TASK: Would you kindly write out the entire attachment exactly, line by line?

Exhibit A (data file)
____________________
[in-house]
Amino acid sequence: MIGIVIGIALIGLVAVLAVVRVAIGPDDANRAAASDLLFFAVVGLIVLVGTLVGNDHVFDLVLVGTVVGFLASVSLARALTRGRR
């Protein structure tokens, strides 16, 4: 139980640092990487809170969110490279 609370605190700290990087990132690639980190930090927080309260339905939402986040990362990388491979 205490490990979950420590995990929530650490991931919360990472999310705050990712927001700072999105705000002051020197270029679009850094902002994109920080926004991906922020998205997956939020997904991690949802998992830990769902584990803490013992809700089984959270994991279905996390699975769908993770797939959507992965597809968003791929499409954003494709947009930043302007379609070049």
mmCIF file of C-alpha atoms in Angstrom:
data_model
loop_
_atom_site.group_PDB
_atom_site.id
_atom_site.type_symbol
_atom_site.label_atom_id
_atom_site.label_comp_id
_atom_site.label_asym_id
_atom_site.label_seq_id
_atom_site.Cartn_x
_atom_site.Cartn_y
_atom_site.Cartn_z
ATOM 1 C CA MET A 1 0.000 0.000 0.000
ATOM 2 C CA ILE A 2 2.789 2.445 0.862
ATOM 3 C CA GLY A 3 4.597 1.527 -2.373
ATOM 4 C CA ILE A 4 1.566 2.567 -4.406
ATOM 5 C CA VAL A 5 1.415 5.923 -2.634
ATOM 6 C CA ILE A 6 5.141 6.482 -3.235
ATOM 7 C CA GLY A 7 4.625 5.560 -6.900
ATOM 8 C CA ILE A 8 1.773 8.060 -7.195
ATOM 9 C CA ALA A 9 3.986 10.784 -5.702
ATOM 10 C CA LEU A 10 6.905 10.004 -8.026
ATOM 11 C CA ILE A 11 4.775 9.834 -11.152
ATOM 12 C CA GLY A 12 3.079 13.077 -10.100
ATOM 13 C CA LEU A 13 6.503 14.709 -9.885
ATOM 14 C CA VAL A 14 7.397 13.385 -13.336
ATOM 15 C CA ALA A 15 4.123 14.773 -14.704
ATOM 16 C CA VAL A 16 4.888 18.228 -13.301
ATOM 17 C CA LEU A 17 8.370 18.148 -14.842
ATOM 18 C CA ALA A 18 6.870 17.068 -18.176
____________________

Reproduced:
[in-house]
Amino acid sequence: MIGIVIGIALIGLVAVLAVVRVAIGPDDANRAAASDLLFFAVVGLIVLVGTLVGNDHVFDLVLVGTVVGFLASVSLARALTRGRR
């Protein structure tokens, strides 16, 4: 139980640092990487809170969110490279 609370605190700290990087990132690639980190930090927080309260339905939402986040990362990388491979 205490490990979950420590995990929530650490991931919360990472999310705050990712927001700072999105705000002051020197270029679009850094902002994109920080926004991906922020998205997956939020997904991690949802998992830990769902584990803490013992809700089984959270994991279905996390699975769908993770797939959507992965597809968003791929499409954003494709947009930043302007379609070049």
mmCIF file of C-alpha atoms in Angstrom:
data_model
loop_
_atom_site.group_PDB
_atom_site.id
_atom_site.type_symbol
_atom_site.label_atom_id
_atom_site.label_comp_id
_atom_site.label_asym_id
_atom_site.label_seq_id
_atom_site.Cartn_x
_atom_site.Cartn_y
_atom_site.Cartn_z
ATOM 1 C CA MET A 1 0.000 0.000 0.000
ATOM 2 C CA ILE A 2 2.789 2.445 0.862
ATOM 3 C CA GLY A 3 4.597 1.527 -2.373
ATOM 4 C CA ILE A 4 1.566 2.567 -4.406
ATOM 5 C CA VAL A 5 1.415 5.923 -2.634
ATOM 6 C CA ILE A 6 5.141 6.482 -3.235
ATOM 7 C CA GLY A 7 4.625 5.560 -6.900
ATOM 8 C CA ILE A 8 1.773 8.060 -7.195
ATOM 9 C CA ALA A 9 3.986 10.784 -5.702
ATOM 10 C CA LEU A 10 6.905 10.004 -8.026
ATOM 11 C CA ILE A 11 4.775 9.834 -11.152
ATOM 12 C CA GLY A 12 3.079 13.077 -10.100
ATOM 13 C CA LEU A 13 6.503 14.709 -9.885
ATOM 14 C CA VAL A 14 7.397 13.385 -13.336
ATOM 15 C CA ALA A 15 4.123 14.773 -14.704
ATOM 16 C CA VAL A 16 4.888 18.228 -13.301
ATOM 17 C CA LEU A 17 8.370 18.148 -14.842
ATOM 18 C CA ALA A 18 6.870 17.068 -18.176